Commands by knityster (0)

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What's this? is the place to record those command-line gems that you return to again and again. That way others can gain from your CLI wisdom and you from theirs too. All commands can be commented on, discussed and voted up or down.

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Set a Reminder for yourself via the notification system
This will be seen through your system's visual notification system, notify-osd, notification-daemon, etc. --- sleep accepts s,m,h,d and floats (date; sleep .25m; date) --- notify-send (-t is in milliseconds && -u low / normal / critical) man notify-send for more information --- notification-daemon can use b/i/u/a HTML

display typedefs, structs, unions and functions provided by a header file
will display typedefs, structs, unions and functions declared in 'stdio.h'(checkout _IO_FILE structure). It will be helpful if we want to know what a particular header file will offer to us. Command 'cpp' is GNU's C Preprocessor.

Kick user

Open the current project on Github by typing gh
Written for Mac OSX. When you are working in a project and want to open it on, just type "gh" and your default browser will open with the repo you are in. Works for submodules, and repo's that you don't own. You'll need to copy / paste this command into a file, then create an alias in your bash or zsh profile to the script. Detailed instructions here if you still need help:

SSH tunneling self-connection
- port 8080 on localhost will be a SOCKSv5 proxy - at localhost:localport1 you will be connected to the external source server1:remoteport1 and at bind_address2:localport2 to server2:remoteport2 - you will be using only IPv4 and arcfour/blowfish-cbc, in order to speed up the tunnel - if you lose the connection, autossh will resume it at soon as possible - the tunnel is here a background process, wiithout any terminal window open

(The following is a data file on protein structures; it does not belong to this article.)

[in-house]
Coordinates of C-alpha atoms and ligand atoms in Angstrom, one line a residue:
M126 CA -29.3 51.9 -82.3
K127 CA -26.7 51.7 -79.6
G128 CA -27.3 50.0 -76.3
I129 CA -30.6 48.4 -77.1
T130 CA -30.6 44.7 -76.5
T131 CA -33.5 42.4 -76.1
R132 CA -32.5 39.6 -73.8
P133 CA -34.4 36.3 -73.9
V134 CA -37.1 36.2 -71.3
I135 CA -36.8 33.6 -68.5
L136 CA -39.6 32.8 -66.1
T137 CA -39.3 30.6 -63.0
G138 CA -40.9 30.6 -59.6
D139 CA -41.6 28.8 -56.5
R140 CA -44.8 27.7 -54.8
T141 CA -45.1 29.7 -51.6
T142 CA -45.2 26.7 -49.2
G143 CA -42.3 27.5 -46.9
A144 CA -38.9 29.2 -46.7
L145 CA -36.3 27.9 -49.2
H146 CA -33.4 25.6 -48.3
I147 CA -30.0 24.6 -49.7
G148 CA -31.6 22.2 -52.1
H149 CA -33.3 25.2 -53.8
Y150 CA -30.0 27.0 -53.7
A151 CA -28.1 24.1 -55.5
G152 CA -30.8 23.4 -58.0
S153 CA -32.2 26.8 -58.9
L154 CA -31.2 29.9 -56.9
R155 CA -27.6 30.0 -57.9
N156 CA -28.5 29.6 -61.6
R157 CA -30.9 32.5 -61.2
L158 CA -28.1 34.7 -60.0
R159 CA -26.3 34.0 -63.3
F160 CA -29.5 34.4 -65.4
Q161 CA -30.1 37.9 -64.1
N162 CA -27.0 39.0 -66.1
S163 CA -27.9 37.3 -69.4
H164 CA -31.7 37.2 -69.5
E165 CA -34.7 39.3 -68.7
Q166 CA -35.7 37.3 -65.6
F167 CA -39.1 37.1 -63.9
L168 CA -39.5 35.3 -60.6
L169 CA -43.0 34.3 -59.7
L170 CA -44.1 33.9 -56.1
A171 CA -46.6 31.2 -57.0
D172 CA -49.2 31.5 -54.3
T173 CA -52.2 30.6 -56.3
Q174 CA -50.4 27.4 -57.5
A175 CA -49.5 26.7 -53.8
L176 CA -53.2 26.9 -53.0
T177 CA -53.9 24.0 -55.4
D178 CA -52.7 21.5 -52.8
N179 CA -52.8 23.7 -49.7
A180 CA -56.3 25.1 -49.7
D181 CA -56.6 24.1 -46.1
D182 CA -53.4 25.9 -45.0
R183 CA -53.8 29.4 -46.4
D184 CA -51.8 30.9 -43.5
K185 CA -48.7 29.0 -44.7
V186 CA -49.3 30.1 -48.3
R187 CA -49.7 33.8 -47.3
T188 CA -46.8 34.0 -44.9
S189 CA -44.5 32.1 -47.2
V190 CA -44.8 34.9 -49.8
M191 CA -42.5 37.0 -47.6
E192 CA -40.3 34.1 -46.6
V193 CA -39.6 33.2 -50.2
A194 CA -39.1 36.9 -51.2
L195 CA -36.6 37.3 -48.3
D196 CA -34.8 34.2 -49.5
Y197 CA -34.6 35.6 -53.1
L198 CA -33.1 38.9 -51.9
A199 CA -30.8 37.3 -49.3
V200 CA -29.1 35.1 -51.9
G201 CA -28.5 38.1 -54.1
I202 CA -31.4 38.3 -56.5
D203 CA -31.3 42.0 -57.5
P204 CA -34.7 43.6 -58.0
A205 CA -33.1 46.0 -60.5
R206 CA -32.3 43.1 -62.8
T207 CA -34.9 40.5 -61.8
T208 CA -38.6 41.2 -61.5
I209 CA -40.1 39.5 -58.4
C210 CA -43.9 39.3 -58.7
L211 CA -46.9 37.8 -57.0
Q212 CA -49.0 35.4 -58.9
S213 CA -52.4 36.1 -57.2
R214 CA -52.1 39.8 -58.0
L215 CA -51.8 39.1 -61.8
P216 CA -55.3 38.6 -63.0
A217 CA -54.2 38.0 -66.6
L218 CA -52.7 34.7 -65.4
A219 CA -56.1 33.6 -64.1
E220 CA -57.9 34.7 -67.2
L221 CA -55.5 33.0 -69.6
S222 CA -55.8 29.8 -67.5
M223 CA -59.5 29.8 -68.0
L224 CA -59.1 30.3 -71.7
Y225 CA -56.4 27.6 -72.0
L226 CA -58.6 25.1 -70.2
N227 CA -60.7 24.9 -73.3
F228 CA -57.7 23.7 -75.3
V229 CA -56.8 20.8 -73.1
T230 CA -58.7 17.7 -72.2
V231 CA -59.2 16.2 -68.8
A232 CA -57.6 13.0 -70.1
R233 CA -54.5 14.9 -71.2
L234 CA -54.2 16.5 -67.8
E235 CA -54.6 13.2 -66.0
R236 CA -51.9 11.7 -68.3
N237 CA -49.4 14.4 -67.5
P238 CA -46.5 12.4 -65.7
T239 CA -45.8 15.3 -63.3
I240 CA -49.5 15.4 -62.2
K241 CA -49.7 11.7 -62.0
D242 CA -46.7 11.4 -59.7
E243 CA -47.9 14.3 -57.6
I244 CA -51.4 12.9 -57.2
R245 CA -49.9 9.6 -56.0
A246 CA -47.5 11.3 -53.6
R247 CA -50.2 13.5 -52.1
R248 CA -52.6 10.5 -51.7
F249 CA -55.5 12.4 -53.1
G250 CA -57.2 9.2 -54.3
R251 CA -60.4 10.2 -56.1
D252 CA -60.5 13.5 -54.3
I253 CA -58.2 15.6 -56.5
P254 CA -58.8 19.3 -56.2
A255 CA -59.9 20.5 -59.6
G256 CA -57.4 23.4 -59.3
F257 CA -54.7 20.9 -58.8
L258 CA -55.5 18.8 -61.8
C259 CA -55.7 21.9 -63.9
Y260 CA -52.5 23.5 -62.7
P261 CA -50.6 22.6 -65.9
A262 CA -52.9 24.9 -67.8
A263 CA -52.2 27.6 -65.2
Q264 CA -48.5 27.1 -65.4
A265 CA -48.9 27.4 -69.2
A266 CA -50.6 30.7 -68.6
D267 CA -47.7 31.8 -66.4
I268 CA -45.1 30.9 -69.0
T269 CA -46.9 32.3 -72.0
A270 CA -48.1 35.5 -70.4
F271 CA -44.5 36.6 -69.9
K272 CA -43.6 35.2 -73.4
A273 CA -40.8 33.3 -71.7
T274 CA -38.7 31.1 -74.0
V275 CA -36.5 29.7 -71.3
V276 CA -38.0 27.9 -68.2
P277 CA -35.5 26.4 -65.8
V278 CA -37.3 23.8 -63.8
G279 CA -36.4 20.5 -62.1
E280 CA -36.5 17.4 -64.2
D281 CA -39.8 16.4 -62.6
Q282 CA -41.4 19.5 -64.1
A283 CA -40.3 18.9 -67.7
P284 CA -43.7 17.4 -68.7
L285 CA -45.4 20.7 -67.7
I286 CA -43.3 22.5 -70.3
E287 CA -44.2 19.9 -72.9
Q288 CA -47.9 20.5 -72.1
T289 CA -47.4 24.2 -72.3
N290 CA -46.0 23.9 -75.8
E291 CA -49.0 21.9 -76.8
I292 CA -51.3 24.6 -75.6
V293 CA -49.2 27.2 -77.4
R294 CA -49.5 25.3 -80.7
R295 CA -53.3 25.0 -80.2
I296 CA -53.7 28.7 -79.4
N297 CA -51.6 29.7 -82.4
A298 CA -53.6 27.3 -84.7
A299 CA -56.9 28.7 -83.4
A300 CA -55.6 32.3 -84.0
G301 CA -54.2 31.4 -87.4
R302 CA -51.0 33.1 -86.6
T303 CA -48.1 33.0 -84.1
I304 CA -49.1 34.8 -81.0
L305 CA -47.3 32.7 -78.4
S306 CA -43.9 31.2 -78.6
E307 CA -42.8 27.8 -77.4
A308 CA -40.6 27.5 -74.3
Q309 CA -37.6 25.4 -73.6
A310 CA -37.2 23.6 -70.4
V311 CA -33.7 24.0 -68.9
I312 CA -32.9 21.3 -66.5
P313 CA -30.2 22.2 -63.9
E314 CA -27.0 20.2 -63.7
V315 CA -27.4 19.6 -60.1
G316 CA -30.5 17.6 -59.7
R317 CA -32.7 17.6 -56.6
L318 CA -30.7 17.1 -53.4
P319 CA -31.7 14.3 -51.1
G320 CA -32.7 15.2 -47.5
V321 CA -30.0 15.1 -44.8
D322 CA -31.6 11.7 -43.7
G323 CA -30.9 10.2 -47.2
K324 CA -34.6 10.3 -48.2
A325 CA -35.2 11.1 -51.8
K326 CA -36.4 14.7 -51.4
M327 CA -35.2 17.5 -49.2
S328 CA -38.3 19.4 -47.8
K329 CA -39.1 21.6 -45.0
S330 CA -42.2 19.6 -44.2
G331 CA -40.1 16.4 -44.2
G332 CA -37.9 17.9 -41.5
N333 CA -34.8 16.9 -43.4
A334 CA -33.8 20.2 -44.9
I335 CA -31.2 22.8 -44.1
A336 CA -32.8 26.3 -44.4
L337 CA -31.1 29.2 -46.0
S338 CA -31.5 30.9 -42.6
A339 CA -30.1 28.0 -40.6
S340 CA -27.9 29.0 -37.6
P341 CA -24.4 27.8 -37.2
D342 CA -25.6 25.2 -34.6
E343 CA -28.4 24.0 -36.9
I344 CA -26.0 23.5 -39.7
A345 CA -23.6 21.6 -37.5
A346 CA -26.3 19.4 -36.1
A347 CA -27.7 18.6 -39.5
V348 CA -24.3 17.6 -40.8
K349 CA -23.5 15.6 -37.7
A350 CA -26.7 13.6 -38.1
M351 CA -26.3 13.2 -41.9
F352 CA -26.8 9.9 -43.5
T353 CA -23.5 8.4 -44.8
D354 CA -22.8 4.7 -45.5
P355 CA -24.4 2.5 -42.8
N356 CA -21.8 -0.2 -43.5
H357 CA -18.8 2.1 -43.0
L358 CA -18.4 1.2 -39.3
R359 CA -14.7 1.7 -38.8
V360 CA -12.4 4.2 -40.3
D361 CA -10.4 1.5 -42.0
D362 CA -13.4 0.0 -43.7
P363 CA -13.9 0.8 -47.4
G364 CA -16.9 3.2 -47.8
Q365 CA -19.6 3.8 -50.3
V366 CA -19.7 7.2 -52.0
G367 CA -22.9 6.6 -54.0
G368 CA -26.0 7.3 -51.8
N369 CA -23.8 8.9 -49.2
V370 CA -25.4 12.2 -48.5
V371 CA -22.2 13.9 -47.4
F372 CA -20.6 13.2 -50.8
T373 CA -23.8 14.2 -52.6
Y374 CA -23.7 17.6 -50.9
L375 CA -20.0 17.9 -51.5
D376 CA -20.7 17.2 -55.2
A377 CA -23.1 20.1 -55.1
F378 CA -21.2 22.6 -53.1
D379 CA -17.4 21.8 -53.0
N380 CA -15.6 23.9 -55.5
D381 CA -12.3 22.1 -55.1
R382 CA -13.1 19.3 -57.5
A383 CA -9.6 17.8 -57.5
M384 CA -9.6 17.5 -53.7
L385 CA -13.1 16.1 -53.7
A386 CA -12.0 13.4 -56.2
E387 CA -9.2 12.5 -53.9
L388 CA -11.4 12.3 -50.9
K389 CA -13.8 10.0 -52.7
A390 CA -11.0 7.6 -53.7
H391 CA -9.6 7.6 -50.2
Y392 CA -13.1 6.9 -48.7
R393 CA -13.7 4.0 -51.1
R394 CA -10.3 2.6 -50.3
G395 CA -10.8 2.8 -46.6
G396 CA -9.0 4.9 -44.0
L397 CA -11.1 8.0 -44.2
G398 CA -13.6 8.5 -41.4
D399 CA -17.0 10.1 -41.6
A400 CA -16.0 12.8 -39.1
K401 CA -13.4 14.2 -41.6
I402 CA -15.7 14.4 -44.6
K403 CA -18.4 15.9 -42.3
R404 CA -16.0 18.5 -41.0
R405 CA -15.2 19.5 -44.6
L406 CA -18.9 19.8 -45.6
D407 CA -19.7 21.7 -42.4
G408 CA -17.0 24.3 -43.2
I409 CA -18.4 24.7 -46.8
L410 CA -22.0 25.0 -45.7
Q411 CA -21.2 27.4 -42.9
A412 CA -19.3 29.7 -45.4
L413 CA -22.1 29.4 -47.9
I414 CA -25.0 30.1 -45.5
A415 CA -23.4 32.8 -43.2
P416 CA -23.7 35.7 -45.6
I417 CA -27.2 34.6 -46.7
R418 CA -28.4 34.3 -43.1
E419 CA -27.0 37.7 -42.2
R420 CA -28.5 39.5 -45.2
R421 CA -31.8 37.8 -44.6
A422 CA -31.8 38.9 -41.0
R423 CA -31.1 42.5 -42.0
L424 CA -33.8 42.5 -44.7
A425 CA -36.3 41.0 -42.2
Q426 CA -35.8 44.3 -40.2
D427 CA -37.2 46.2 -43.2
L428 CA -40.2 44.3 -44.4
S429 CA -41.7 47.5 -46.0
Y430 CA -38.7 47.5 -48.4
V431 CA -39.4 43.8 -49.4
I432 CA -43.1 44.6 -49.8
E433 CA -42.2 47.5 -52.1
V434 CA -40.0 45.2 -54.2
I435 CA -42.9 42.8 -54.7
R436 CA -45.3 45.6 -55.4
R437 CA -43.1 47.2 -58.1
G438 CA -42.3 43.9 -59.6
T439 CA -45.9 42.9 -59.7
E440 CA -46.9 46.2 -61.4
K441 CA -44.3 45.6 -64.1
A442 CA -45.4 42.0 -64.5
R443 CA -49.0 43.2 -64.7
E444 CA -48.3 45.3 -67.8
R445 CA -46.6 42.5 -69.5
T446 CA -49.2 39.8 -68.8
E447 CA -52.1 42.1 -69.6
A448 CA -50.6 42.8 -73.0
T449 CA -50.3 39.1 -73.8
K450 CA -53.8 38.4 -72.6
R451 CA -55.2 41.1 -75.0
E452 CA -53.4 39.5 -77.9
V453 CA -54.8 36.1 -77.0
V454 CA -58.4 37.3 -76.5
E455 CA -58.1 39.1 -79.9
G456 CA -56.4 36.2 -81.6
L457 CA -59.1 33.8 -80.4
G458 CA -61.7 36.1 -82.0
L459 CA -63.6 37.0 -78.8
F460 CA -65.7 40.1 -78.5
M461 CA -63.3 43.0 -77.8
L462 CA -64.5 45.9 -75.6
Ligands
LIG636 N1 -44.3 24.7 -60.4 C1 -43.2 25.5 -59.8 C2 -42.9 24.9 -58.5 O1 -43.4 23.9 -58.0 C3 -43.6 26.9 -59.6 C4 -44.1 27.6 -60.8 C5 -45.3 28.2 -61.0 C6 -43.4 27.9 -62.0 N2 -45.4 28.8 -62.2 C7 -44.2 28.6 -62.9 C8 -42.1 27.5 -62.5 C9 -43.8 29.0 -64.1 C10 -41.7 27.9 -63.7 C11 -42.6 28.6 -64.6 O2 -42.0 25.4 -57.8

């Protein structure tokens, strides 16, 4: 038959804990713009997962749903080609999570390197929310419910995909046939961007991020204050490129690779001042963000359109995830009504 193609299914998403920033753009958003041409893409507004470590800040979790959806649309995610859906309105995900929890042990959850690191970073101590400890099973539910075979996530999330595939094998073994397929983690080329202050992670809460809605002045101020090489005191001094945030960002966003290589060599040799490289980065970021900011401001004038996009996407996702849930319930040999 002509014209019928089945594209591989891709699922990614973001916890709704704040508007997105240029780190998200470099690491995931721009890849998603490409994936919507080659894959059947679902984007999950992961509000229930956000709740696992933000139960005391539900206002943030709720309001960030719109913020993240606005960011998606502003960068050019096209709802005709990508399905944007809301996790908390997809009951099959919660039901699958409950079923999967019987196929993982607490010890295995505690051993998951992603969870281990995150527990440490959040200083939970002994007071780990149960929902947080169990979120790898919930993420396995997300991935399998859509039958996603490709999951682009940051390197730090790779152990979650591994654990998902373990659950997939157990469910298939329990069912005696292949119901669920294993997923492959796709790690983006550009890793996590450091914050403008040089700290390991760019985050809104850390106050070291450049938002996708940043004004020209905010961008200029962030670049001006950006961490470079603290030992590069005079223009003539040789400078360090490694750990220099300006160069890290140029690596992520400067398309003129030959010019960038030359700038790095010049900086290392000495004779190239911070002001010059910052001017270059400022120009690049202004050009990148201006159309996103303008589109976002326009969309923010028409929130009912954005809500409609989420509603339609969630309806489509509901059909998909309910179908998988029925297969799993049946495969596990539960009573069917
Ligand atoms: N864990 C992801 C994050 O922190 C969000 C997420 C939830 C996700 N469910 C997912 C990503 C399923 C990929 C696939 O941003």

Run a command when a file is changed

Download an entire website from a specific folder on down

Mount an smb share on linux
Mount an smb share with this command. other options -ousername=$USERr,gid=$groupname,scope=rw

make directory tree

The fastest remote directory rsync over ssh archival I can muster (40MB/s over 1gb NICs)
This creates an archive that does the following: rsync:: (Everyone seems to like -z, but it is much slower for me) -a: archive mode - rescursive, preserves owner, preserves permissions, preserves modification times, preserves group, copies symlinks as symlinks, preserves device files. -H: preserves hard-links -A: preserves ACLs -X: preserves extended attributes -x: don't cross file-system boundaries -v: increase verbosity --numeric-ds: don't map uid/gid values by user/group name --delete: delete extraneous files from dest dirs (differential clean-up during sync) --progress: show progress during transfer ssh:: -T: turn off pseudo-tty to decrease cpu load on destination. -c arcfour: use the weakest but fastest SSH encryption. Must specify "Ciphers arcfour" in sshd_config on destination. -o Compression=no: Turn off SSH compression. -x: turn off X forwarding if it is on by default. Flip: rsync -aHAXxv --numeric-ids --delete --progress -e "ssh -T -c arcfour -o Compression=no -x" [source_dir] [dest_host:/dest_dir]

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Follow the Tweets.

Every new command is wrapped in a tweet and posted to Twitter. Following the stream is a great way of staying abreast of the latest commands. For the more discerning, there are Twitter accounts for commands that get a minimum of 3 and 10 votes - that way only the great commands get tweeted.


Subscribe to the feeds.

Use your favourite RSS aggregator to stay in touch with the latest commands. There are feeds mirroring the 3 Twitter streams as well as for virtually every other subset (users, tags, functions,…):

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